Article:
Bentivolio, a reindeer farmer, was left as the only Republican on the 11th District primary ballot after then-Rep. Thaddeus McCotter, who later resigned, failed to submit enough valid petition signatures. But his Ron Paul-aligned views worried local Republicans, who coalesced around Cassis as a write-in alternative to keep the seat from becoming vulnerable. (President Obama won 50 percent of the vote there in 2008.

          Cassis had even said that she could not support Bentivolio in the general election, after revelations that Bentivolio had acted in a low-budget, Michigan-made film that blamed a thinly-veiled George W. Bush-like character for the 9/11 terrorist attacks. But Bentivolio got over a half-million dollars of aid from a Paul-aligned super PAC, which Cassis couldn't overcome without her name on the ballot.

          Now, Democratic physician Syed Taj has a real opportunity against Bentivolio, though he'll have to pick up his fundraising -- especially if Bentivolio continues to draw help from potent outside groups. Taj overcame his own unusual primary Tuesday night, defeating a Lyndon LaRouche supporter for the Democratic nomination.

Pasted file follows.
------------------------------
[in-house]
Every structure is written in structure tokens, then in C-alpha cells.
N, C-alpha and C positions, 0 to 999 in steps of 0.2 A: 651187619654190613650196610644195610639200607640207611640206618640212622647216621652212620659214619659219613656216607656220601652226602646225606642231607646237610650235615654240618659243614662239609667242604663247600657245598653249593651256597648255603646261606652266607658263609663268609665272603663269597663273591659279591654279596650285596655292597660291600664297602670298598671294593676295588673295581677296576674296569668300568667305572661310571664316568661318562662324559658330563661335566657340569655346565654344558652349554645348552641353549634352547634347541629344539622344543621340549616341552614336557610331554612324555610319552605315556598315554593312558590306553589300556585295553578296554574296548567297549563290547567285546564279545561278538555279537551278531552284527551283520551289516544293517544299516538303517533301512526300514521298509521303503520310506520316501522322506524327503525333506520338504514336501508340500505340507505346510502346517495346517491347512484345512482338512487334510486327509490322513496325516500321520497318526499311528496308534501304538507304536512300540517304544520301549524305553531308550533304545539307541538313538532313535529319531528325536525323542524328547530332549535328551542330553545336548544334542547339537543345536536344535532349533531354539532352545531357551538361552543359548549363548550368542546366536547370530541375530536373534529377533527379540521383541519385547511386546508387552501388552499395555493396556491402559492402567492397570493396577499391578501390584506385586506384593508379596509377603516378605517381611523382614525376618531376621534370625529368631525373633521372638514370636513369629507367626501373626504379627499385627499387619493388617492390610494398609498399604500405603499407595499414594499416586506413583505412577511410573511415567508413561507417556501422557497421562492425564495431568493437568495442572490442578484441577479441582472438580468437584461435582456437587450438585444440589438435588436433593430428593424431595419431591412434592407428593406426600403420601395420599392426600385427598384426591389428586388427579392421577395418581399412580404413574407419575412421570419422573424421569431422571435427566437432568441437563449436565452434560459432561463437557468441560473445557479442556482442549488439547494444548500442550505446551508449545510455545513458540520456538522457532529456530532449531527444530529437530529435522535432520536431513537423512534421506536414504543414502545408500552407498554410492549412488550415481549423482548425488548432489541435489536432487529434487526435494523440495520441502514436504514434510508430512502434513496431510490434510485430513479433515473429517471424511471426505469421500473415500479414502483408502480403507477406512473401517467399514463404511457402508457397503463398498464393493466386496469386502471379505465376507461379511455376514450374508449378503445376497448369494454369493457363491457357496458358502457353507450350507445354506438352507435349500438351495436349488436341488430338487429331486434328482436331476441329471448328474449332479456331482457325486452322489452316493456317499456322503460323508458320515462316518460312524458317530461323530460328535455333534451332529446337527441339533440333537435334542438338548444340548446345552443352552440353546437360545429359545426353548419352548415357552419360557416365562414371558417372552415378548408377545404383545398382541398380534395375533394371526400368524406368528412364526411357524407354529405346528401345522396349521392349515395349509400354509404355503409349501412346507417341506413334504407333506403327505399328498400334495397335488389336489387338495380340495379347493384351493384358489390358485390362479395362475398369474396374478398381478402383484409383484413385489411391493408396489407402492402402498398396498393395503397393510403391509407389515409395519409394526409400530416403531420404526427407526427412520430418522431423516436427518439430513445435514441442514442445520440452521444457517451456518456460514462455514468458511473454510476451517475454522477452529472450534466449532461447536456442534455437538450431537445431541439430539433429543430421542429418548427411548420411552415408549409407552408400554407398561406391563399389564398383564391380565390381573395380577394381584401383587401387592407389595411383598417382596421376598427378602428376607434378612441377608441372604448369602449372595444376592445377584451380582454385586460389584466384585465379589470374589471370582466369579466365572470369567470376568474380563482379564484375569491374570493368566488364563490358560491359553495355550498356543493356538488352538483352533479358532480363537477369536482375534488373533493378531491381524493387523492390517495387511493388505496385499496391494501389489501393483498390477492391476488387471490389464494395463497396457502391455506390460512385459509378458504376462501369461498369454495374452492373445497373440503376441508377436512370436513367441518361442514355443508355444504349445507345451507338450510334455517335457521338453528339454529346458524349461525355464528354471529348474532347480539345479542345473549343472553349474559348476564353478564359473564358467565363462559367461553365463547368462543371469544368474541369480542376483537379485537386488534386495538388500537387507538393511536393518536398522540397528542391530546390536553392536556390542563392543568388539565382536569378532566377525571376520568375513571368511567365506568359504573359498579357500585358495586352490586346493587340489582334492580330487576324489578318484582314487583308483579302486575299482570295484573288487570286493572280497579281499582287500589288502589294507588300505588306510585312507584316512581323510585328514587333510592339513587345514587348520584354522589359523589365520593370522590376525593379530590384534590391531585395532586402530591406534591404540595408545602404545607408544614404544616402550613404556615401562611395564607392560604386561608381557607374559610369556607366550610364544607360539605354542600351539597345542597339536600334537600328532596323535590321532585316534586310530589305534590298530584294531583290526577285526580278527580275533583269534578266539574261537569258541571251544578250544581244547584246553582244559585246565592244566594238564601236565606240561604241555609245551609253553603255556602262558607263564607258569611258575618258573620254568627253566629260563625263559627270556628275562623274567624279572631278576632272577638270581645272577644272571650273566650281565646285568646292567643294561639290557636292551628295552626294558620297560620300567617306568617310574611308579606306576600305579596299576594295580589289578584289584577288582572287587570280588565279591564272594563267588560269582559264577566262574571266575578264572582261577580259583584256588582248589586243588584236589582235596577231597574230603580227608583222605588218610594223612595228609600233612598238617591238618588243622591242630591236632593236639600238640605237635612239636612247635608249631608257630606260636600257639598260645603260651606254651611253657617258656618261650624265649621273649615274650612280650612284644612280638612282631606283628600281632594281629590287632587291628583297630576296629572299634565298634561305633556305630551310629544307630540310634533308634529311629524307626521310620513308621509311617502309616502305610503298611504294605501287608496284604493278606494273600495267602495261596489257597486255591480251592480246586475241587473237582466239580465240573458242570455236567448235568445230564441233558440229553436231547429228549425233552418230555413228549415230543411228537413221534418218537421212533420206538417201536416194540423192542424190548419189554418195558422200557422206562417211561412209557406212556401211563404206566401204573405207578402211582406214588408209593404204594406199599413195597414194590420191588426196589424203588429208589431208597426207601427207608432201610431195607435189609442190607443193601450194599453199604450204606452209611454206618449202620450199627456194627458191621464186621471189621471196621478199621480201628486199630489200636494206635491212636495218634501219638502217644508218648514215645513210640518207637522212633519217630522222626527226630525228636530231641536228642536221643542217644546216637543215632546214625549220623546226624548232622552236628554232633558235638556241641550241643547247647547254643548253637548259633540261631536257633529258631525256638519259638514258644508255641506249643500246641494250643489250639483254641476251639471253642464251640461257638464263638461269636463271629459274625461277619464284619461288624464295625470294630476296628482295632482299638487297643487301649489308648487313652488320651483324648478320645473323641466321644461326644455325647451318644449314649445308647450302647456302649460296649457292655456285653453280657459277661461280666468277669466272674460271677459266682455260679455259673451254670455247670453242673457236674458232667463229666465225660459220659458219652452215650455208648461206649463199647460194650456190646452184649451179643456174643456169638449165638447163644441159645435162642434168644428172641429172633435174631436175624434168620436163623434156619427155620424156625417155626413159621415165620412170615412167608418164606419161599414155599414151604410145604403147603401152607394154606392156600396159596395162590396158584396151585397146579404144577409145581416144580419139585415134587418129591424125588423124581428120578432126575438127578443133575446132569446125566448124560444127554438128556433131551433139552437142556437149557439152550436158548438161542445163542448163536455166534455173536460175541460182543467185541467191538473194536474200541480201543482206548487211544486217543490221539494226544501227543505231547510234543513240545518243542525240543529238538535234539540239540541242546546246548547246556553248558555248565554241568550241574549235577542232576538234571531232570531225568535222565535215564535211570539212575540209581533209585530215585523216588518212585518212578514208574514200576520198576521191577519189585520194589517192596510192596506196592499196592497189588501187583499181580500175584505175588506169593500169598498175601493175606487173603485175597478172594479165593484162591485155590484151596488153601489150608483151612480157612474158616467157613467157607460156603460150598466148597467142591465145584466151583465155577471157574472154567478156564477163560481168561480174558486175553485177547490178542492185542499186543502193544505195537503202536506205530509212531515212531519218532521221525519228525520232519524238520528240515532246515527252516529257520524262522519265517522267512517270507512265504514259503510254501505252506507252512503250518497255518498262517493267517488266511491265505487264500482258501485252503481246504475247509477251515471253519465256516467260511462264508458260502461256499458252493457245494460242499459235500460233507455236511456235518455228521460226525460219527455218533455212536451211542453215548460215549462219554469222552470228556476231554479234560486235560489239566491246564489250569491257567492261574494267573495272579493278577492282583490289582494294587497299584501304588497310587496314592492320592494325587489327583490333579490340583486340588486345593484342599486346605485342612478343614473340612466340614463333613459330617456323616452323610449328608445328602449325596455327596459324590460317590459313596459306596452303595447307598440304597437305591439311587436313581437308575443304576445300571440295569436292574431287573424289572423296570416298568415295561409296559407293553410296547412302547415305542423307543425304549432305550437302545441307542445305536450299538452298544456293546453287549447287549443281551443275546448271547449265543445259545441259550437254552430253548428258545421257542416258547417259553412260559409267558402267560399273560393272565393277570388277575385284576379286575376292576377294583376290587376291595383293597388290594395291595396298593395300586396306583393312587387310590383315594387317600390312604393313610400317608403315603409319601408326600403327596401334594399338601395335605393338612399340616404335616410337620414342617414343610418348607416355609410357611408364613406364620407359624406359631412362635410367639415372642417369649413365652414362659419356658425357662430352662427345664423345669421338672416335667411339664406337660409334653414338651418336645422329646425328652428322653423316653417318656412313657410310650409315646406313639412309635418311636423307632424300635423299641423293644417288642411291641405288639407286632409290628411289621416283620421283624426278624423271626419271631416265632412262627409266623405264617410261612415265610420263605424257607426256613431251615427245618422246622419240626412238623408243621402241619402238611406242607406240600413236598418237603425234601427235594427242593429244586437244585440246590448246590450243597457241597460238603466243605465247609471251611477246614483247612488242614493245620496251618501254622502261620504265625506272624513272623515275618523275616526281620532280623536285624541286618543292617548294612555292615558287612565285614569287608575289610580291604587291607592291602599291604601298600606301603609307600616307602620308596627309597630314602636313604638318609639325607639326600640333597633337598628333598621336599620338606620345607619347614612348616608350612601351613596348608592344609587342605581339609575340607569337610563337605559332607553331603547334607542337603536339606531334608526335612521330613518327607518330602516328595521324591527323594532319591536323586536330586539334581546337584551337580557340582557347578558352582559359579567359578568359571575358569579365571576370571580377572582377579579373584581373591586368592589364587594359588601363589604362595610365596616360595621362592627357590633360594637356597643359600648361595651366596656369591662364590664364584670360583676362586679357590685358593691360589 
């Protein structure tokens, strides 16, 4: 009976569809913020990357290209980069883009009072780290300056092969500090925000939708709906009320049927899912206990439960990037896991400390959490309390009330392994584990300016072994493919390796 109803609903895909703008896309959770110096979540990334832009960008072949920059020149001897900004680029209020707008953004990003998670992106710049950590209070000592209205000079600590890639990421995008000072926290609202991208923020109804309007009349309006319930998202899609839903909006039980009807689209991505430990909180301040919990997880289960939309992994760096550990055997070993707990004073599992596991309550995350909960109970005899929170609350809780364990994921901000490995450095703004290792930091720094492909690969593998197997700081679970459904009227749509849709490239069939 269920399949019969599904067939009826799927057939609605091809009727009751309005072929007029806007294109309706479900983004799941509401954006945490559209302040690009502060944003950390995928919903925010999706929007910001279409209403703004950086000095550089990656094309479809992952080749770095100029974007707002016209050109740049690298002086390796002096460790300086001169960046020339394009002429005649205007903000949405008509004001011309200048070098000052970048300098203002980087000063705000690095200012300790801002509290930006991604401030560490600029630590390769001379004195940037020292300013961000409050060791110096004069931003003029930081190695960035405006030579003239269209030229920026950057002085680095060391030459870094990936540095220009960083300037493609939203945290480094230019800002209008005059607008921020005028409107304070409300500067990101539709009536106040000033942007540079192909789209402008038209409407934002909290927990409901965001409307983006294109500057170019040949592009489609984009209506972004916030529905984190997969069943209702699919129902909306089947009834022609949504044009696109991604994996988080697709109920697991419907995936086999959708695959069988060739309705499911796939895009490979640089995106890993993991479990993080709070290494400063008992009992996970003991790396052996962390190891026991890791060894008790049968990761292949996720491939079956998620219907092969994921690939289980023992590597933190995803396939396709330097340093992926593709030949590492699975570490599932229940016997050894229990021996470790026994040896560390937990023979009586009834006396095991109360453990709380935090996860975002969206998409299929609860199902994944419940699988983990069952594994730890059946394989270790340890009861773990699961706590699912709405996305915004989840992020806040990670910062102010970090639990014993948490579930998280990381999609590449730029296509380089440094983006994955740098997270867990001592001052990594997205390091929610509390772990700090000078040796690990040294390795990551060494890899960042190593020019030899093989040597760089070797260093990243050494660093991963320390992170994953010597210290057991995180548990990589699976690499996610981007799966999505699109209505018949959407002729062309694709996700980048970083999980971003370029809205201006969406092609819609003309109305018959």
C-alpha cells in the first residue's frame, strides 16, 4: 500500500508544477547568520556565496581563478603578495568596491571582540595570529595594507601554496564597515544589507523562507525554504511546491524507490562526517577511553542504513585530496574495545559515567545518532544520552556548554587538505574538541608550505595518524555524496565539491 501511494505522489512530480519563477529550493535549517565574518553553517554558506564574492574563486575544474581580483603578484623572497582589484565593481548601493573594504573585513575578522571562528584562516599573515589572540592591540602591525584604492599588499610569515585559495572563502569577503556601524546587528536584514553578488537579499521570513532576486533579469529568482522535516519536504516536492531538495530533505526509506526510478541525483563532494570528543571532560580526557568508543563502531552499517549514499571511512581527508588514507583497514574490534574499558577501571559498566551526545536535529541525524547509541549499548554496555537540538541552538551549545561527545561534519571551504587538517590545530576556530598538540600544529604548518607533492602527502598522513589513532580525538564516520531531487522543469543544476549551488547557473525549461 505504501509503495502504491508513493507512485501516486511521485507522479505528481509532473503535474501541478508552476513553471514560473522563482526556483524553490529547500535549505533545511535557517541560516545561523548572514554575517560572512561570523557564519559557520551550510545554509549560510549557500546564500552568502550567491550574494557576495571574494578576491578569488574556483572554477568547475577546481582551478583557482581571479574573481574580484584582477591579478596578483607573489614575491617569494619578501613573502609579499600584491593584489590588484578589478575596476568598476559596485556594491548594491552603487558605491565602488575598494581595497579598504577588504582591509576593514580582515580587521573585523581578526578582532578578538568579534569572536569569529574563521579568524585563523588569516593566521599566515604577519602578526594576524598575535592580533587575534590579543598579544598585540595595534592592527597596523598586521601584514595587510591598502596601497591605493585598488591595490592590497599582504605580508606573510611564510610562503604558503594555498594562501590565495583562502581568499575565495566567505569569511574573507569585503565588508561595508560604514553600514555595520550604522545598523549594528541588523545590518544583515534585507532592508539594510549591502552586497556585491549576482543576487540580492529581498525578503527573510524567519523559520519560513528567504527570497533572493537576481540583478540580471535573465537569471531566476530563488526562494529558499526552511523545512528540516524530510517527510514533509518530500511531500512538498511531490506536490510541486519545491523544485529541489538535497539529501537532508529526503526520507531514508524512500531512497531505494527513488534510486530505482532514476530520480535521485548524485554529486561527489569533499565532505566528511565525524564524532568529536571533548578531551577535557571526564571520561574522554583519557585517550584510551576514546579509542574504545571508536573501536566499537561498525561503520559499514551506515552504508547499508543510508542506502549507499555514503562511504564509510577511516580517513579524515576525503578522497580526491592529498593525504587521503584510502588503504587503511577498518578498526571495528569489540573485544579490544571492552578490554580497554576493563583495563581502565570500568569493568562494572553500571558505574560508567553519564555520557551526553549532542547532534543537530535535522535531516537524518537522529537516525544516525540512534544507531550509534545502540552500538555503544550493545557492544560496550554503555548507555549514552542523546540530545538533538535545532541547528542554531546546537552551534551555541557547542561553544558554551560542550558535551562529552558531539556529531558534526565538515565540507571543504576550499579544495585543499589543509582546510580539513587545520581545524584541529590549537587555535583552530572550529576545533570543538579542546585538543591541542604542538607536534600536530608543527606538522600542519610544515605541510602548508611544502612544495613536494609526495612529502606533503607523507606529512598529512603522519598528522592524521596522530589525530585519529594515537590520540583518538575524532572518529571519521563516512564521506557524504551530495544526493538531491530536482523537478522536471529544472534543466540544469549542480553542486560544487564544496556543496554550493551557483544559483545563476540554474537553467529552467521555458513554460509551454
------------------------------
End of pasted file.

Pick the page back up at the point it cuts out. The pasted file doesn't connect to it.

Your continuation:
Good example of running a hopeless race just to have an odd turn of events drop things in your lap. It's also obvious that the Paul-aligned and Tea Party folks aren't going anywhere, anytime soon. And finally, they do demand that their candidates reflect their priorities, even if it jeopardizes the seat.

  • Since my name came up

    Nothing wrong with having a CREDIBLE candidate everywhere. But GOP was making it a (minor) bragging point that they had candidates for every Senate race, until Randi-Kaye: Shannon blew up in their faces. Having made that bragging point they got stuck having to nominate her campaign manager, last seen living in Texas, when no one else showed up.

    It's also clear that one angle on the recent convention waves is nominating Paul types. Except in McCarthy's race where they nominated a guy who literally volunteered from the audience.

    I'm disappointed that we didn't get candidates against Jarad Klein and Lee Hein, when we HELD those* (old map) seats just two years ago. But the Rs are letting the Steve Lukan seat go without a fight. I'd think that would be a higher priority than, say, Jerry Kearns.

    • All true